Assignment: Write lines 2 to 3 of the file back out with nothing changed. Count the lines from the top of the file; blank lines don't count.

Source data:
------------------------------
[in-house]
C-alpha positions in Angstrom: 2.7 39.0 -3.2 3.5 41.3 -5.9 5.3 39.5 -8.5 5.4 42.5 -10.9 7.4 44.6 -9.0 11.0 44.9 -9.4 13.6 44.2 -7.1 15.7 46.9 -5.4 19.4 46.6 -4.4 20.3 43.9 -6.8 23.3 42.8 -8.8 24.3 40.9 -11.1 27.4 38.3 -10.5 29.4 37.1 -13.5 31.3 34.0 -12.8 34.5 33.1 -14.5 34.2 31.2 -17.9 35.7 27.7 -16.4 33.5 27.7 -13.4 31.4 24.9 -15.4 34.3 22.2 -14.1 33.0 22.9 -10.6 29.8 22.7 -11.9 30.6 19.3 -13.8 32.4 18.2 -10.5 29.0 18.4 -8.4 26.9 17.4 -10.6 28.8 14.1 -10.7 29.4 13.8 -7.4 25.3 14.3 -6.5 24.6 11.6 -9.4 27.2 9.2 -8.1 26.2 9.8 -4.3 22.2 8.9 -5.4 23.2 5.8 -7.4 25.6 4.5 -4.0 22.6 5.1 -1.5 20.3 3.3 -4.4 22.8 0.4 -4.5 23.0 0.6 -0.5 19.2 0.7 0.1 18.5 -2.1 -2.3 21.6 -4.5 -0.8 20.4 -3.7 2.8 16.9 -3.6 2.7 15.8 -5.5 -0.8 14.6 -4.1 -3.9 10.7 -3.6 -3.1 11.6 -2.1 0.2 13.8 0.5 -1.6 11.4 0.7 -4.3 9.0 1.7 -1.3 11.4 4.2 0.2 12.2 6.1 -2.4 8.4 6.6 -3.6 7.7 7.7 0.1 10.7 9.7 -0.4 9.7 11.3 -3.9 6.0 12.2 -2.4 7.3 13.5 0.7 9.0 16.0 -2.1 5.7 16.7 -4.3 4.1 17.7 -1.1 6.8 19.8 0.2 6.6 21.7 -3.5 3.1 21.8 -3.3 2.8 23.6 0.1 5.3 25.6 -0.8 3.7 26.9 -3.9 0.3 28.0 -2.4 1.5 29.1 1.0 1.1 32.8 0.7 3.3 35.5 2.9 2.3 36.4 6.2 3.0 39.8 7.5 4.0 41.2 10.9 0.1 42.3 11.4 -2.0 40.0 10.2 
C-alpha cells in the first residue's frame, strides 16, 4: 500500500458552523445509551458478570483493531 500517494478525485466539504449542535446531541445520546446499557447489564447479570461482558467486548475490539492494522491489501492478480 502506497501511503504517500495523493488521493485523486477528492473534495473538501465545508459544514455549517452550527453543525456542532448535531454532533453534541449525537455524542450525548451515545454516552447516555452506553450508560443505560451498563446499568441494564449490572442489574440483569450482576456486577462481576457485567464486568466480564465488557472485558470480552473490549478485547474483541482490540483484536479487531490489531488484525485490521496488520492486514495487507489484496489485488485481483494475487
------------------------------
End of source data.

C-alpha positions in Angstrom: 2.7 39.0 -3.2 3.5 41.3 -5.9 5.3 39.5 -8.5 5.4 42.5 -10.9 7.4 44.6 -9.0 11.0 44.9 -9.4 13.6 44.2 -7.1 15.7 46.9 -5.4 19.4 46.6 -4.4 20.3 43.9 -6.8 23.3 42.8 -8.8 24.3 40.9 -11.1 27.4 38.3 -10.5 29.4 37.1 -13.5 31.3 34.0 -12.8 34.5 33.1 -14.5 34.2 31.2 -17.9 35.7 27.7 -16.4 33.5 27.7 -13.4 31.4 24.9 -15.4 34.3 22.2 -14.1 33.0 22.9 -10.6 29.8 22.7 -11.9 30.6 19.3 -13.8 32.4 18.2 -10.5 29.0 18.4 -8.4 26.9 17.4 -10.6 28.8 14.1 -10.7 29.4 13.8 -7.4 25.3 14.3 -6.5 24.6 11.6 -9.4 27.2 9.2 -8.1 26.2 9.8 -4.3 22.2 8.9 -5.4 23.2 5.8 -7.4 25.6 4.5 -4.0 22.6 5.1 -1.5 20.3 3.3 -4.4 22.8 0.4 -4.5 23.0 0.6 -0.5 19.2 0.7 0.1 18.5 -2.1 -2.3 21.6 -4.5 -0.8 20.4 -3.7 2.8 16.9 -3.6 2.7 15.8 -5.5 -0.8 14.6 -4.1 -3.9 10.7 -3.6 -3.1 11.6 -2.1 0.2 13.8 0.5 -1.6 11.4 0.7 -4.3 9.0 1.7 -1.3 11.4 4.2 0.2 12.2 6.1 -2.4 8.4 6.6 -3.6 7.7 7.7 0.1 10.7 9.7 -0.4 9.7 11.3 -3.9 6.0 12.2 -2.4 7.3 13.5 0.7 9.0 16.0 -2.1 5.7 16.7 -4.3 4.1 17.7 -1.1 6.8 19.8 0.2 6.6 21.7 -3.5 3.1 21.8 -3.3 2.8 23.6 0.1 5.3 25.6 -0.8 3.7 26.9 -3.9 0.3 28.0 -2.4 1.5 29.1 1.0 1.1 32.8 0.7 3.3 35.5 2.9 2.3 36.4 6.2 3.0 39.8 7.5 4.0 41.2 10.9 0.1 42.3 11.4 -2.0 40.0 10.2 
C-alpha cells in the first residue's frame, strides 16, 4: 500500500458552523445509551458478570483493531 500517494478525485466539504449542535446531541445520546446499557447489564447479570461482558467486548475490539492494522491489501492478480 502506497501511503504517500495523493488521493485523486477528492473534495473538501465545508459544514455549517452550527453543525456542532448535531454532533453534541449525537455524542450525548451515545454516552447516555452506553450508560443505560451498563446499568441494564449490572442489574440483569450482576456486577462481576457485567464486568466480564465488557472485558470480552473490549478485547474483541482490540483484536479487531490489531488484525485490521496488520492486514495487507489484496489485488485481483494475487